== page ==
By Elizabeth Stewart

ISBN-10: 1441116834

ISBN-13: 9781441116833

Exhibits how Benjamin’s strategies in regards to the individual’s event of the cloth international make major touch with post-Freudian psychoanalytic conception.

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Extra info for Catastrophe and Survival: Walter Benjamin and Psychoanalysis

Sample text

Language, too, suffers as it loses its communicative powers in the Baroque. Disarticulations of thought and language find their response and “solution” in the “restoration” of Calderón’s and the Counter-Reformation’s closed drama of fate and guilt, where power, authority, and stability are 28 Catastrophe and Survival reestablished by way of closures and stoppages that stand at the other extreme of the fragmenting stoppages of the martyr. Fate in these dramas of reaction is not what hangs over everyone in the form of ambiguity, as it is in the Trauerspiel, but is rather embodied and controlled by the king: In the drama of the Spanish dramatist [Calderón] fate emerges as the elemental spirit of history, and it is logical that the king alone, the great restorer of the disturbed order of creation, is able to conciliate it.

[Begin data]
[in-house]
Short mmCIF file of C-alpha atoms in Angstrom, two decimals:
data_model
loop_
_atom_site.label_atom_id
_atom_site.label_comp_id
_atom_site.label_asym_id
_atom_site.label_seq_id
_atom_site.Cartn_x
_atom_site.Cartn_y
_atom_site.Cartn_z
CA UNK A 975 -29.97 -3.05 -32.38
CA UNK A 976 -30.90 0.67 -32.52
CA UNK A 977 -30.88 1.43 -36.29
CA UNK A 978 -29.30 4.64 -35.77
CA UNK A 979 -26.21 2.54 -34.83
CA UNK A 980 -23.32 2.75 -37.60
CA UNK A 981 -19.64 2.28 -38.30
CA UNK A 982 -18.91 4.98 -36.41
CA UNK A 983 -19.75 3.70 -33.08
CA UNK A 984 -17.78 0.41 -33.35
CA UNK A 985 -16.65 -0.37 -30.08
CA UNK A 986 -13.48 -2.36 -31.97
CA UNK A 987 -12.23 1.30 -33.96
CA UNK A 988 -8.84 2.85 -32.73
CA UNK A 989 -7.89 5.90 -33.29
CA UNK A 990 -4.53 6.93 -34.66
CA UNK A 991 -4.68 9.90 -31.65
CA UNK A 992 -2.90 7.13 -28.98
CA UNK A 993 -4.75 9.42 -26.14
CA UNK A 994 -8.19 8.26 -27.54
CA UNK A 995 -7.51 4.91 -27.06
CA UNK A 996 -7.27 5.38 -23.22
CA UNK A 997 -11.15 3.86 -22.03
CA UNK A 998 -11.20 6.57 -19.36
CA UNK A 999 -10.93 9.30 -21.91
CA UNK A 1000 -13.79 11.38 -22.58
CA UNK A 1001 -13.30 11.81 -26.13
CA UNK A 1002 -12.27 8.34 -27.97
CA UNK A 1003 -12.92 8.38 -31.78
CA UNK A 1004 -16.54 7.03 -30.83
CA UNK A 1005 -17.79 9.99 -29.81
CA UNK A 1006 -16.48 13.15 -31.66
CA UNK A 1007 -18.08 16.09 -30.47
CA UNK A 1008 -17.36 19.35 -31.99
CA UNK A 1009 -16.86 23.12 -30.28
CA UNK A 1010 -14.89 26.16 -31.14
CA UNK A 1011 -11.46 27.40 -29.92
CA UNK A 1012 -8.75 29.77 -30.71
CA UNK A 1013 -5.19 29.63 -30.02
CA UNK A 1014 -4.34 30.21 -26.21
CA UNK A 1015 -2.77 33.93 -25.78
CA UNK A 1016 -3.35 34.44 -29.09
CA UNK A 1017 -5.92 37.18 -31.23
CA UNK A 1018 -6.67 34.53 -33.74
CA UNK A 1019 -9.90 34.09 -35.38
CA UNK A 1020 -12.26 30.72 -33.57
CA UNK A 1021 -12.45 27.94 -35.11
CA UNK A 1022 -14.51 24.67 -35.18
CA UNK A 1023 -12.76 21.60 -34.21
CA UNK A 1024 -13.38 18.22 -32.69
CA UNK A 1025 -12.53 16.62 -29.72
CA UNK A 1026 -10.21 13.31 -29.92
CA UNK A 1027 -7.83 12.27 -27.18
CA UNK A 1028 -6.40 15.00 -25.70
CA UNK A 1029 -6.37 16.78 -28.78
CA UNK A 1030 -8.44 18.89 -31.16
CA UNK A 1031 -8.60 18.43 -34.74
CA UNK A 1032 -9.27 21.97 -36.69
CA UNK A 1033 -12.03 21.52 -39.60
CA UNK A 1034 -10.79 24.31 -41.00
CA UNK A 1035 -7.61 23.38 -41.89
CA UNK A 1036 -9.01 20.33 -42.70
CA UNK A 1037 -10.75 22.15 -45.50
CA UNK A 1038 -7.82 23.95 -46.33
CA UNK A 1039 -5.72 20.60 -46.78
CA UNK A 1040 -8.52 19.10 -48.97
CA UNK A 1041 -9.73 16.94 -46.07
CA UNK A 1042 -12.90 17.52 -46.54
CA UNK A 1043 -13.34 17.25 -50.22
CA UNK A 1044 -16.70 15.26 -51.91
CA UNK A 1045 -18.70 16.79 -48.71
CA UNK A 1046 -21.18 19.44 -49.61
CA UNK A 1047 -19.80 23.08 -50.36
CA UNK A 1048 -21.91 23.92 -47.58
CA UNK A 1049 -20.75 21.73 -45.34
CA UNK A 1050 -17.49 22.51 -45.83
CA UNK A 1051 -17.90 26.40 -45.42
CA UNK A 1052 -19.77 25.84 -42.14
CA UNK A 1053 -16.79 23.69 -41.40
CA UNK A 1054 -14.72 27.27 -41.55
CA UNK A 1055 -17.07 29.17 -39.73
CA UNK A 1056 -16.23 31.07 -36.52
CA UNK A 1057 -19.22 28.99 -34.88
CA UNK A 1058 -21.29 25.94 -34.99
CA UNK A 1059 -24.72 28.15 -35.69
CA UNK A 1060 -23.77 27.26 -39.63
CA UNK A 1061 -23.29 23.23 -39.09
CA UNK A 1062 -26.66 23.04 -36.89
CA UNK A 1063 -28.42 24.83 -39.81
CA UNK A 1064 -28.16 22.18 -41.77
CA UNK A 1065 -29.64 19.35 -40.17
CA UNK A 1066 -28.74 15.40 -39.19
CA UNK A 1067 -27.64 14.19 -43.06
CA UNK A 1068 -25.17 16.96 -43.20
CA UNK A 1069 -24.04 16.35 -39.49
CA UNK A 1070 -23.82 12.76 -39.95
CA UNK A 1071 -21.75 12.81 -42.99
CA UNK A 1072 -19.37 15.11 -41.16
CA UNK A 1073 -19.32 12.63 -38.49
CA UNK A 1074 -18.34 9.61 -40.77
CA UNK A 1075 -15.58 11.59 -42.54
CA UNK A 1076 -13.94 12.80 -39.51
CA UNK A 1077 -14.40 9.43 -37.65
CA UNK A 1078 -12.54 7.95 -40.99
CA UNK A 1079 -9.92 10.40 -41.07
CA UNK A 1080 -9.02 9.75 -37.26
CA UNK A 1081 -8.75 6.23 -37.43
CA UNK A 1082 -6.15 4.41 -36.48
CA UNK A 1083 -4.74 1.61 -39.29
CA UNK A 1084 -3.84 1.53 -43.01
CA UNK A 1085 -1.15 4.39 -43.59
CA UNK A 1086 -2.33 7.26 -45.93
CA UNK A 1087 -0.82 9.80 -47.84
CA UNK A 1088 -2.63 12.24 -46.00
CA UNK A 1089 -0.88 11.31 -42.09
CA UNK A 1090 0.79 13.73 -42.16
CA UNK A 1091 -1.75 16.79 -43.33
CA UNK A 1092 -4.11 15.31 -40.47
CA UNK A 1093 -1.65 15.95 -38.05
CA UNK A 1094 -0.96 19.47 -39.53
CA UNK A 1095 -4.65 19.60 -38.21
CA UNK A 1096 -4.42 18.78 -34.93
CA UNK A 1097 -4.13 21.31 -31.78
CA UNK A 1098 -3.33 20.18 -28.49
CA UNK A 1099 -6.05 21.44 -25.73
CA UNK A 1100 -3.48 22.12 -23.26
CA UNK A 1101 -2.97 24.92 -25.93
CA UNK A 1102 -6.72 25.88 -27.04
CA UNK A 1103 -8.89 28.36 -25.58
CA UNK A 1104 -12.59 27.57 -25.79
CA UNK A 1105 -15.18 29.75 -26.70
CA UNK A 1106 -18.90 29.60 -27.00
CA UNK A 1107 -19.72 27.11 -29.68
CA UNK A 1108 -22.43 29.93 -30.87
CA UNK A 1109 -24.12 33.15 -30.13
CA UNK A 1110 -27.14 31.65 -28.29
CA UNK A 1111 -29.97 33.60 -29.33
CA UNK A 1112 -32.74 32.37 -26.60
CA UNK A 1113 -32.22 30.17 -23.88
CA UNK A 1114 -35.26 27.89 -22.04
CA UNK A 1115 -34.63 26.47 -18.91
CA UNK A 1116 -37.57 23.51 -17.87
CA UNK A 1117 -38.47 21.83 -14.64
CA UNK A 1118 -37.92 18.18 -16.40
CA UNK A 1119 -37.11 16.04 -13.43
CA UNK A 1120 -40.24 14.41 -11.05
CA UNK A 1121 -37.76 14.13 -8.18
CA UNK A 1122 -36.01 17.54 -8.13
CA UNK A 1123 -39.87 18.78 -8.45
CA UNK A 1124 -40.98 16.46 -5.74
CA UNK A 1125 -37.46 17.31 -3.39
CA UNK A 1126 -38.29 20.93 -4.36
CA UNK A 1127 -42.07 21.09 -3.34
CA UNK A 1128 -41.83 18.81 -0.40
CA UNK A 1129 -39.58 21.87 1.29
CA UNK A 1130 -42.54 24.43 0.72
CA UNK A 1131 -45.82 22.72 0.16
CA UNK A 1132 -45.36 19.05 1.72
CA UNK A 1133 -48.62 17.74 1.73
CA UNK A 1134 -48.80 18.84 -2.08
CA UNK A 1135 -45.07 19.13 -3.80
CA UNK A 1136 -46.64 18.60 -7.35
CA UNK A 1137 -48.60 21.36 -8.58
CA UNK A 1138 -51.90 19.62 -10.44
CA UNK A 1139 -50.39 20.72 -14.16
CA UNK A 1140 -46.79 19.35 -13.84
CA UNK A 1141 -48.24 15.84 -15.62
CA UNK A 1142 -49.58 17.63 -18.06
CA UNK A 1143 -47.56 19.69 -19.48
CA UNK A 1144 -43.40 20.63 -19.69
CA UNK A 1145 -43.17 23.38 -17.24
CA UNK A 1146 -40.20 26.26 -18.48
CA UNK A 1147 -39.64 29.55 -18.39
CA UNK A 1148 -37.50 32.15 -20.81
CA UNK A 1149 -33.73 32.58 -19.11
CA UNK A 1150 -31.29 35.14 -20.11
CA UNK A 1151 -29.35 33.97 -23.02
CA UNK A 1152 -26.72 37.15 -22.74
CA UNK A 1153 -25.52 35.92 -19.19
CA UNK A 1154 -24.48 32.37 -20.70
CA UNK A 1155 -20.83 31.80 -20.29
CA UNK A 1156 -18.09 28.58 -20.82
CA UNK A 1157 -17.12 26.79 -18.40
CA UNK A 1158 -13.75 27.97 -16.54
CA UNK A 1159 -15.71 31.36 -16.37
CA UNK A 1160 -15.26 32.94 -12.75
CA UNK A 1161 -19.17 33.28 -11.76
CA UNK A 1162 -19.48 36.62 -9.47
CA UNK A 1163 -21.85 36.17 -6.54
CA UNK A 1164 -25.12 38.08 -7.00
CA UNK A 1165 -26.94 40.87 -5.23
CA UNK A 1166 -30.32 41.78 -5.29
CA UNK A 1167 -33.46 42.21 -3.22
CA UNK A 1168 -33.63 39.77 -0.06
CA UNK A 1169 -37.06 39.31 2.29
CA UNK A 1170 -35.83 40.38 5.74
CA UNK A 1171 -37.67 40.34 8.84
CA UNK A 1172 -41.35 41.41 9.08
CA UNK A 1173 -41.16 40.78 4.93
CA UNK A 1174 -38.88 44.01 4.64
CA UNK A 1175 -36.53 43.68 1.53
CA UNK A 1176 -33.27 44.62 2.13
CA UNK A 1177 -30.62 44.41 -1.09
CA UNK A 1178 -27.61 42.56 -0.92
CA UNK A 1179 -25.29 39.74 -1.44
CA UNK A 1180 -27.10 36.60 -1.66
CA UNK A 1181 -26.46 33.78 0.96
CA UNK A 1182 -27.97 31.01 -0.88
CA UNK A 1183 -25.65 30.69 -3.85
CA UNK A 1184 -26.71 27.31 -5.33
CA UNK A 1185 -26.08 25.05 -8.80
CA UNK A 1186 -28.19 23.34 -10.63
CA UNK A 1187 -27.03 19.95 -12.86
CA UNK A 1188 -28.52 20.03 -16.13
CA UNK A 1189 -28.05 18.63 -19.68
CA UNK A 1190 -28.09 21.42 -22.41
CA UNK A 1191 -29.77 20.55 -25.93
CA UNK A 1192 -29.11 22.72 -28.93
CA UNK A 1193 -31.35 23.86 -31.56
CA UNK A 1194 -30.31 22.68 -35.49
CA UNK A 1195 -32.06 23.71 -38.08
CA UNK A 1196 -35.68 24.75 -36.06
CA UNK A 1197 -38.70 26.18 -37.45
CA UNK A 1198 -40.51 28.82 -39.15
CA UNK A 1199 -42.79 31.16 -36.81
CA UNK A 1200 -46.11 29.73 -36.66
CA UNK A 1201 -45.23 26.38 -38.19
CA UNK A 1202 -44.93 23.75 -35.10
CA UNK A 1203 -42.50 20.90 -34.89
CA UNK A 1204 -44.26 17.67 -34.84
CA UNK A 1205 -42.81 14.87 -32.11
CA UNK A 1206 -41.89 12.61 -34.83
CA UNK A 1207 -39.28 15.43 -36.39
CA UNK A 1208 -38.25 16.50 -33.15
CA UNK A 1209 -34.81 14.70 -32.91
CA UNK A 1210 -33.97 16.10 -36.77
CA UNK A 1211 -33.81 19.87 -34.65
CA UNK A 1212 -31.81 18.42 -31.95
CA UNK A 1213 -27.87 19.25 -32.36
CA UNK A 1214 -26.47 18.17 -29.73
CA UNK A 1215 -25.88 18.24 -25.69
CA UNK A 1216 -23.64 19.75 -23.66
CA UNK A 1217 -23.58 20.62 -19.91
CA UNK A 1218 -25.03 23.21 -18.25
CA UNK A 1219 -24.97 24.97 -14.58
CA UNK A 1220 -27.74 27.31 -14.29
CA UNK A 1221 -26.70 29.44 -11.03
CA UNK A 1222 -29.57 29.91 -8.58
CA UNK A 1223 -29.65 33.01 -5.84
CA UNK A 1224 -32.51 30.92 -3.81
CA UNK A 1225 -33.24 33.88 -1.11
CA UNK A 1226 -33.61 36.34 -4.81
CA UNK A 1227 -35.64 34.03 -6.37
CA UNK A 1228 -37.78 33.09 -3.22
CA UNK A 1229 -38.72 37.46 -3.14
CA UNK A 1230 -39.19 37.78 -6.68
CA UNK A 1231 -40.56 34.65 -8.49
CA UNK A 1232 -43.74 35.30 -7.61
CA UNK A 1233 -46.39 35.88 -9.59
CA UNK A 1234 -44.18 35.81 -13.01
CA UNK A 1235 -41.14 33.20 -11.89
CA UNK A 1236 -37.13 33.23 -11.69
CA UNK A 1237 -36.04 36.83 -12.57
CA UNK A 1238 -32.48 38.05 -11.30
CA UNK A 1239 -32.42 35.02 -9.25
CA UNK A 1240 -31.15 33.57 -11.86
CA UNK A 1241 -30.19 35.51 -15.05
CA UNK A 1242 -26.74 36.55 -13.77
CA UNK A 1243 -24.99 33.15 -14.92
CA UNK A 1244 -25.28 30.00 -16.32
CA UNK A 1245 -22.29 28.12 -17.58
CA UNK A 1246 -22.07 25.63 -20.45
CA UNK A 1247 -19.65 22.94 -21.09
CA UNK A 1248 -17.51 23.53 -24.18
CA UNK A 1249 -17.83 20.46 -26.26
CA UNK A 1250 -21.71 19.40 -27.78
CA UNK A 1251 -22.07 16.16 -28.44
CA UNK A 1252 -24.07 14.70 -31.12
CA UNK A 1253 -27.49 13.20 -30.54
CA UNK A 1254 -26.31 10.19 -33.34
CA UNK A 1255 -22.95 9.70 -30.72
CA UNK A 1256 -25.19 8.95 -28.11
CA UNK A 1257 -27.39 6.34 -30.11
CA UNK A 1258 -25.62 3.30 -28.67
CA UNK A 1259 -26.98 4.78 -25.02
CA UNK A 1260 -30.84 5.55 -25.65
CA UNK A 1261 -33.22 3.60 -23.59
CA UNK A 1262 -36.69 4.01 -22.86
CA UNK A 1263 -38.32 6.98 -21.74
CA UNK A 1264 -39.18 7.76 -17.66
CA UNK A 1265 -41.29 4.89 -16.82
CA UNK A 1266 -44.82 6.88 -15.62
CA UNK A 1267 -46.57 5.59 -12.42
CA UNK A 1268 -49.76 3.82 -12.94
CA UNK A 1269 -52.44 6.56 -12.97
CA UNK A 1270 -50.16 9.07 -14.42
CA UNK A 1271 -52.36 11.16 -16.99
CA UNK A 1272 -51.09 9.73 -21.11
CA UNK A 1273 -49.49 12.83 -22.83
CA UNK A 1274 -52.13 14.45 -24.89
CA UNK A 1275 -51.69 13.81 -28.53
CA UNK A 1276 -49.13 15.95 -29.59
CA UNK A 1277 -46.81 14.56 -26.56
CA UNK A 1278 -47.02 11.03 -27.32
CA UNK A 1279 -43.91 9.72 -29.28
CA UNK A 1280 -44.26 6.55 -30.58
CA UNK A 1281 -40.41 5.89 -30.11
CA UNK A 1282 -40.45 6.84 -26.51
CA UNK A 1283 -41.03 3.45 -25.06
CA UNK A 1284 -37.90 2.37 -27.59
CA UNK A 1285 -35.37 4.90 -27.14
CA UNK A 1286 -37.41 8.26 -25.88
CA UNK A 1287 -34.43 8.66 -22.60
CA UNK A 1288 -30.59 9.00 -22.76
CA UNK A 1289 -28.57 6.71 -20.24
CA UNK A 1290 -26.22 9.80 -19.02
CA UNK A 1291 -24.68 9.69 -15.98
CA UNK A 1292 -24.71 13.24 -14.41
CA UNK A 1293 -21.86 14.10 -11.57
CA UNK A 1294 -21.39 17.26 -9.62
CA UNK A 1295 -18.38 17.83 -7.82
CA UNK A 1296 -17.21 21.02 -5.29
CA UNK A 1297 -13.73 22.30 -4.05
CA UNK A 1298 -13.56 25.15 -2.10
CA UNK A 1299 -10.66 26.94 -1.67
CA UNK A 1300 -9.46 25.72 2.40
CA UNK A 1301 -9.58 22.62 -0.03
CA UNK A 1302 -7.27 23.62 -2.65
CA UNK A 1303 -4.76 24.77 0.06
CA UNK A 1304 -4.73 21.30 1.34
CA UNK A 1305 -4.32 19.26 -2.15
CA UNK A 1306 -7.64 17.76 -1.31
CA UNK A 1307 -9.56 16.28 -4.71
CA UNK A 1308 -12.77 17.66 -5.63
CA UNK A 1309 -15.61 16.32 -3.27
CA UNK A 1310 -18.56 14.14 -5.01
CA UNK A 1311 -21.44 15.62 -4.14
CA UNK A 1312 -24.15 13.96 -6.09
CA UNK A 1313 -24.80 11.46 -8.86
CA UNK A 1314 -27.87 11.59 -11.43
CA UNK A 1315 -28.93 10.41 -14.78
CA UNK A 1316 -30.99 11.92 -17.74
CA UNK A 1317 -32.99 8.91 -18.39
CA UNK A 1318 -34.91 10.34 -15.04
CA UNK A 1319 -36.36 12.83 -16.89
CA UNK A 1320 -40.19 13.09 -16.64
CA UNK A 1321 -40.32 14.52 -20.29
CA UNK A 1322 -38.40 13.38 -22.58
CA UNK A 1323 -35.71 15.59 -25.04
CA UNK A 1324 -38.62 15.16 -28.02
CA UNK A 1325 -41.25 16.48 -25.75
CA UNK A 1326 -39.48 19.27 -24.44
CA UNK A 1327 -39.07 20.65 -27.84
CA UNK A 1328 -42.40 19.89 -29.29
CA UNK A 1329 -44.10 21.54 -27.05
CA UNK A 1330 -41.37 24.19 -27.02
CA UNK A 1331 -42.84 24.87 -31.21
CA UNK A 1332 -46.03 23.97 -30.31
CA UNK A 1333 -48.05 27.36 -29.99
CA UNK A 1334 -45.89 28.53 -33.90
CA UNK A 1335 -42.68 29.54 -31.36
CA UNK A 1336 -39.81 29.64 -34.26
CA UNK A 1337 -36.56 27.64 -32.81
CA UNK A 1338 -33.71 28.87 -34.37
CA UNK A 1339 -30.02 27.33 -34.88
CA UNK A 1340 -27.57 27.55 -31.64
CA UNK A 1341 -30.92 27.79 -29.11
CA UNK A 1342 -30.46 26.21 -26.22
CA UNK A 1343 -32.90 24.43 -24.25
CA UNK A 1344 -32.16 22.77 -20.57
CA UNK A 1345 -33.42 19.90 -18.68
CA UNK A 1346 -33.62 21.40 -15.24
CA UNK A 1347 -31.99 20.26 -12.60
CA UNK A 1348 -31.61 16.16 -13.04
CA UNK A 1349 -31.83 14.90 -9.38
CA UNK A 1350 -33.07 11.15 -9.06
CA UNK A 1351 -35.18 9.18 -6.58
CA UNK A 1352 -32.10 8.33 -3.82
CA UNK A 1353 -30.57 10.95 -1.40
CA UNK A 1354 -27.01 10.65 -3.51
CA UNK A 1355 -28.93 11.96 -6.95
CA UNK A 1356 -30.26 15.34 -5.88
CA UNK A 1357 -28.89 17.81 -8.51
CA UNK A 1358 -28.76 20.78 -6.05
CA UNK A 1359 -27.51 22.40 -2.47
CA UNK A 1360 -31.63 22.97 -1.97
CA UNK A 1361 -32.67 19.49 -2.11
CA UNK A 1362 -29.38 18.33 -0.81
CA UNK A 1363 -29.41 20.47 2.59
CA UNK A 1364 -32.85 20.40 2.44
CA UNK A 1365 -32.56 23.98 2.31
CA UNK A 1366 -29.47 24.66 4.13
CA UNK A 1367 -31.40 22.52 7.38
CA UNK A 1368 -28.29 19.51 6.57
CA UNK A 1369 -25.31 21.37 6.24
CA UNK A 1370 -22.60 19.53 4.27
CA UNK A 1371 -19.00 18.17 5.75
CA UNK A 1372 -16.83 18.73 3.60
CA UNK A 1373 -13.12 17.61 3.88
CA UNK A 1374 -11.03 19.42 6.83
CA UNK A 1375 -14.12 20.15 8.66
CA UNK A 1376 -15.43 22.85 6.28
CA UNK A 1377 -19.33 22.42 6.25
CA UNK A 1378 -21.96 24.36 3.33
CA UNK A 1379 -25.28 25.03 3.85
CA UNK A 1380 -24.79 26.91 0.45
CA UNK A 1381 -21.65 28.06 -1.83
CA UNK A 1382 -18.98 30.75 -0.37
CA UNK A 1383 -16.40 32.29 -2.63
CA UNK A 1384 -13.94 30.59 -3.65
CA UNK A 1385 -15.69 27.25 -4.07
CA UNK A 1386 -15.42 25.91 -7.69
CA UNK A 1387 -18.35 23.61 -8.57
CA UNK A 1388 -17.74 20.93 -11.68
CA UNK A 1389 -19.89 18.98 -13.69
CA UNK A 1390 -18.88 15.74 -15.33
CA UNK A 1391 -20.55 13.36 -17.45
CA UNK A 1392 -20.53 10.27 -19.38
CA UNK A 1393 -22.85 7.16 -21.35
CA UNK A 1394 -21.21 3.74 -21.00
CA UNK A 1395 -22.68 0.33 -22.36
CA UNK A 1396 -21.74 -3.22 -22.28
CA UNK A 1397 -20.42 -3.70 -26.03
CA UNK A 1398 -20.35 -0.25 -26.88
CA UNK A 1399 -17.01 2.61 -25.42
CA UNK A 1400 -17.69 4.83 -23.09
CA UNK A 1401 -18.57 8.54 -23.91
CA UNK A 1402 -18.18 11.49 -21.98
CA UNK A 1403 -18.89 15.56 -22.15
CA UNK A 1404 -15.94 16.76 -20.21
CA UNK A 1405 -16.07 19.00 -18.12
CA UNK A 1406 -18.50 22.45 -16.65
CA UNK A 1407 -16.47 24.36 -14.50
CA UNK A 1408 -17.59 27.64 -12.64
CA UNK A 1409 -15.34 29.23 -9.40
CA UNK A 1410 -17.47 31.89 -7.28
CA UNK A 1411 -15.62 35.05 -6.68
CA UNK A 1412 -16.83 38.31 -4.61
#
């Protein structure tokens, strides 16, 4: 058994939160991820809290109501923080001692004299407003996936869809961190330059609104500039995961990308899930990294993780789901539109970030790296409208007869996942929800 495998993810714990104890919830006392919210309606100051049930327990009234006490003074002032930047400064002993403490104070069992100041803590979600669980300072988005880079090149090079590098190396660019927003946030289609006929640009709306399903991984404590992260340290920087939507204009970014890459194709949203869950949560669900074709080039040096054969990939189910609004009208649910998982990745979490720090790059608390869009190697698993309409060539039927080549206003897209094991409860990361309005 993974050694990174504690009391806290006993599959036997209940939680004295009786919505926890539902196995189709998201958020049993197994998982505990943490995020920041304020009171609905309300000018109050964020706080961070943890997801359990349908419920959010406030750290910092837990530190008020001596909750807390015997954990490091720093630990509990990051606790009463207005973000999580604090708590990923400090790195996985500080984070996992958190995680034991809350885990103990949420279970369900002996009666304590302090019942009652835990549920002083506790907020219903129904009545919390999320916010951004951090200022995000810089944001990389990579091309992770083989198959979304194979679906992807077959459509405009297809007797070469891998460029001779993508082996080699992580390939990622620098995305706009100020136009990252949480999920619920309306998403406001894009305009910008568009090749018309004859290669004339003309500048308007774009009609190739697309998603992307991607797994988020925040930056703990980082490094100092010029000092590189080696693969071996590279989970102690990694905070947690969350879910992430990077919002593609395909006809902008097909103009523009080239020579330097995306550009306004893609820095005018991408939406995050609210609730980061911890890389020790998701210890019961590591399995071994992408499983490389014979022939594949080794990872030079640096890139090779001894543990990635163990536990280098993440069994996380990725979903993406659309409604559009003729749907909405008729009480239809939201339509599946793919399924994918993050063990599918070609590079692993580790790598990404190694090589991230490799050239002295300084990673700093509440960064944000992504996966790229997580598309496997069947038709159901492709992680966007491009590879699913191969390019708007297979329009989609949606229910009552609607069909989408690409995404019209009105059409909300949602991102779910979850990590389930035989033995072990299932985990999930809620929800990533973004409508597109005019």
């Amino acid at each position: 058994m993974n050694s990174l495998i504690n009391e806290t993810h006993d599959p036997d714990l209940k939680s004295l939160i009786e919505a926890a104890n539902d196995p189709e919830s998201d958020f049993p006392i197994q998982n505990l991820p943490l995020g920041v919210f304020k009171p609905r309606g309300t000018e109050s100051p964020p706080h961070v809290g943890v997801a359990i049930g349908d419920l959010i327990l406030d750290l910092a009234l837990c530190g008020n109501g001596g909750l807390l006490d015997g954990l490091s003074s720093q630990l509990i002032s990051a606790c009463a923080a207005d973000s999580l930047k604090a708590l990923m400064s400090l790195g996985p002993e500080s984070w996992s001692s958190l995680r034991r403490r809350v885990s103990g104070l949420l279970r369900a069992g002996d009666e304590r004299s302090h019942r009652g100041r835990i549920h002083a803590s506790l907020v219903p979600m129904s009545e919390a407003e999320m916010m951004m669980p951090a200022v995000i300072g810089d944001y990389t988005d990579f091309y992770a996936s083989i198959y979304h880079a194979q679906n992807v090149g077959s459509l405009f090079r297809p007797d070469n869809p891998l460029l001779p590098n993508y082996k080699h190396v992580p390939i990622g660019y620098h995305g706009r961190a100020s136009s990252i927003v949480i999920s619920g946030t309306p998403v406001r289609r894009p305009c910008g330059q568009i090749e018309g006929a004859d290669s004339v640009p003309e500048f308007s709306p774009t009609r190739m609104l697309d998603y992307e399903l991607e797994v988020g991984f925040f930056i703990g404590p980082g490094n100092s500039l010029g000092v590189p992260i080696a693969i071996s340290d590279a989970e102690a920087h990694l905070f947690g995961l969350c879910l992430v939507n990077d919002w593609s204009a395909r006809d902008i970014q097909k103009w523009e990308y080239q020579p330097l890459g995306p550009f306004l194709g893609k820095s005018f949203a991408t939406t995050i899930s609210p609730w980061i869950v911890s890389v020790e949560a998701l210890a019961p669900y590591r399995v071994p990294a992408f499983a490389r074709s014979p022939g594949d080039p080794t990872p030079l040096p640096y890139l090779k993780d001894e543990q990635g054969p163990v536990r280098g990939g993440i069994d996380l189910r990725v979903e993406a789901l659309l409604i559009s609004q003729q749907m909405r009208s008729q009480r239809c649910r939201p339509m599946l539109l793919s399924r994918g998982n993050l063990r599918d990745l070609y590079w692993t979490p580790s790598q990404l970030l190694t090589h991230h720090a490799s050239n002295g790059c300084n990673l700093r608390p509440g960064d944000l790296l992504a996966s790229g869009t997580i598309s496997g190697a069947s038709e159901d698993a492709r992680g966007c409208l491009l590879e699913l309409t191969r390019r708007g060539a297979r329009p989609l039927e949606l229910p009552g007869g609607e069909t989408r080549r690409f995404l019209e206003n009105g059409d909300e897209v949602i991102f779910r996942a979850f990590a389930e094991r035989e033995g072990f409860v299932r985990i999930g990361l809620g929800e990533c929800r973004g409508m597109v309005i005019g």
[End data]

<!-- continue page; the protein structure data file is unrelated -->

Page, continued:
The best way to put it at this point would be to say that the Trauerspiel becomes neurotic and symptomatic and that it leaks unbound, non-signifying, and “suffering” language. To the extent that language is constitutive of subjectivity, in that locus in the Trauerspiel where the tragic individual in his unity and cohesiveness is no longer possible and transmissibility fails, subjectivity suffers a state of anomie. The modern subject, figured there in the crazed behavior and suffering of the tyrant-martyr and saint—which is simultaneously the site of the origin of the Trauerspiel itself—is invaded by the real in the Lacanian sense.

How . . melancholy it is to be named not from the one blessed paradisiacal language of names, but from the hundred languages of man, in which name has already withered, yet 34 Catastrophe and Survival which, according to God’s pronouncement, have knowledge of things. (Benjamin 1916/1996, 72–3) In modernity language itself has suffered a catastrophe. This is the situation in which baroque man finds himself. Nature’s lament, the sign of loss, is caused by what Benjamin in 1916 calls “overnaming” (the “hundred languages”), the single word that best sums up the physiognomy of the Baroque.

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Catastrophe and Survival: Walter Benjamin and Psychoanalysis by Elizabeth Stewart


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